BP, the UK's leading energy company, announced Tuesday that it was expecting US President Donald Trump's tax reforms to bring in $ 1.5 billion ($ 1.2 billion). ; euros).
"The lowering of the US corporate tax rate to 21% requires a revaluation of BP's deferred US deferred tax assets and liabilities," the company said in a statement.
"The current estimated impact of this will be a single non-cash charge on the group's income statement of approximately $ 1.5 billion that will impact BP's results for the fourth quarter of 2017. "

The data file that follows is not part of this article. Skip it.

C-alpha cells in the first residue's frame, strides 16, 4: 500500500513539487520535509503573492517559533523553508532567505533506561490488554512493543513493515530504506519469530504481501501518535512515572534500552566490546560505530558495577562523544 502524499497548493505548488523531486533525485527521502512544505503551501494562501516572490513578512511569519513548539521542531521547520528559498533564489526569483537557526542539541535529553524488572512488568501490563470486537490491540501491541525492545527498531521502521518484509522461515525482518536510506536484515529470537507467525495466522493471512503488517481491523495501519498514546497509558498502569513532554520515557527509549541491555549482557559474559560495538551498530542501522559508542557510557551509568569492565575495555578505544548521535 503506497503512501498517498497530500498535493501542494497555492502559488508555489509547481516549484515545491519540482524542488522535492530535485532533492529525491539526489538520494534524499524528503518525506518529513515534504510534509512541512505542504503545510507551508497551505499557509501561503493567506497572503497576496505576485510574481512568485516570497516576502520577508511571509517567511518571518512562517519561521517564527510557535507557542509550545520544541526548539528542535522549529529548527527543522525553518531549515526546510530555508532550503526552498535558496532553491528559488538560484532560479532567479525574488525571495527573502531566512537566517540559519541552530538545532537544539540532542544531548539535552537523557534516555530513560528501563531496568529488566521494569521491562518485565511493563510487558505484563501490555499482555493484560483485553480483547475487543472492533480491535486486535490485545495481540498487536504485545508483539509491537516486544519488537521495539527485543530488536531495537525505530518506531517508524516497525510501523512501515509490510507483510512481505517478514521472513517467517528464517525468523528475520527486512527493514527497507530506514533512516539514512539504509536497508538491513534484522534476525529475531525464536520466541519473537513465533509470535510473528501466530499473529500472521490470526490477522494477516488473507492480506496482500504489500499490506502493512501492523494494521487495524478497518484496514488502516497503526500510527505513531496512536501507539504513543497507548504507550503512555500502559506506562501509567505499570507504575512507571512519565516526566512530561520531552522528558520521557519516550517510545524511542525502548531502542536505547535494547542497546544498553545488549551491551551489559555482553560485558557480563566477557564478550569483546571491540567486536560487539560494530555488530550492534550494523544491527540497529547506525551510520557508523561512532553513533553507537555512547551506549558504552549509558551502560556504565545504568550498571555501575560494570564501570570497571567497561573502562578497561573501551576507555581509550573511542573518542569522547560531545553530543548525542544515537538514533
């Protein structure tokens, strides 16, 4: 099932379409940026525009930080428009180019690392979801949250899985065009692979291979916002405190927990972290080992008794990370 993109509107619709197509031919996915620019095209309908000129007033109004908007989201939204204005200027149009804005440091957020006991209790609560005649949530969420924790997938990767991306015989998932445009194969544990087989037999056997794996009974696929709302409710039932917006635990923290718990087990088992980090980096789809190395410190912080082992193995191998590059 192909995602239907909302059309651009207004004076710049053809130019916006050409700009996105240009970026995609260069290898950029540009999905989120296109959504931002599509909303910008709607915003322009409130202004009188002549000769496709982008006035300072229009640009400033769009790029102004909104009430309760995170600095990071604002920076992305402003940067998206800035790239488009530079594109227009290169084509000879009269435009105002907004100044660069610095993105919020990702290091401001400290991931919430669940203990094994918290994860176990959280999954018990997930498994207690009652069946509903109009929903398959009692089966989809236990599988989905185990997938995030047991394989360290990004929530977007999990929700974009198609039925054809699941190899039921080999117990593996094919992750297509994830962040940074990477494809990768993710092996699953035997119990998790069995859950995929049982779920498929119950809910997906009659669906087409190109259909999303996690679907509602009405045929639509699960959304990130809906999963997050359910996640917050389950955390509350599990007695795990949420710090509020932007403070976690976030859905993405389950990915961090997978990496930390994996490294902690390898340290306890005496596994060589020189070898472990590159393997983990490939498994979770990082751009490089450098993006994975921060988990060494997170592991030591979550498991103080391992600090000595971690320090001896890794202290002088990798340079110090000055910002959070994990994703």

However, the energy giant warned that long-term profits would be "positively impacted" by US changes.
BP is expected to release its fourth-quarter figures on February 6.
Trump enacted a radical reform of the US tax code during his first major legislative victory since he came to power almost a year ago.
This measure is expected to boost corporate and bank profits in the medium and long term by lowering the corporate tax rate from 35% to 21%.
However, several large corporations have reported that the law will result in a short-term decline in income repatriated overseas. The reform taxes these revenues at 15.5% on cash and cash equivalents and 8% on real estate and other illiquid assets.
Other major companies that alluded to one-off successes in the fourth quarter include BP's leading competitor, Royal Dutch Shell, as well as Barclays and Credit Suisse.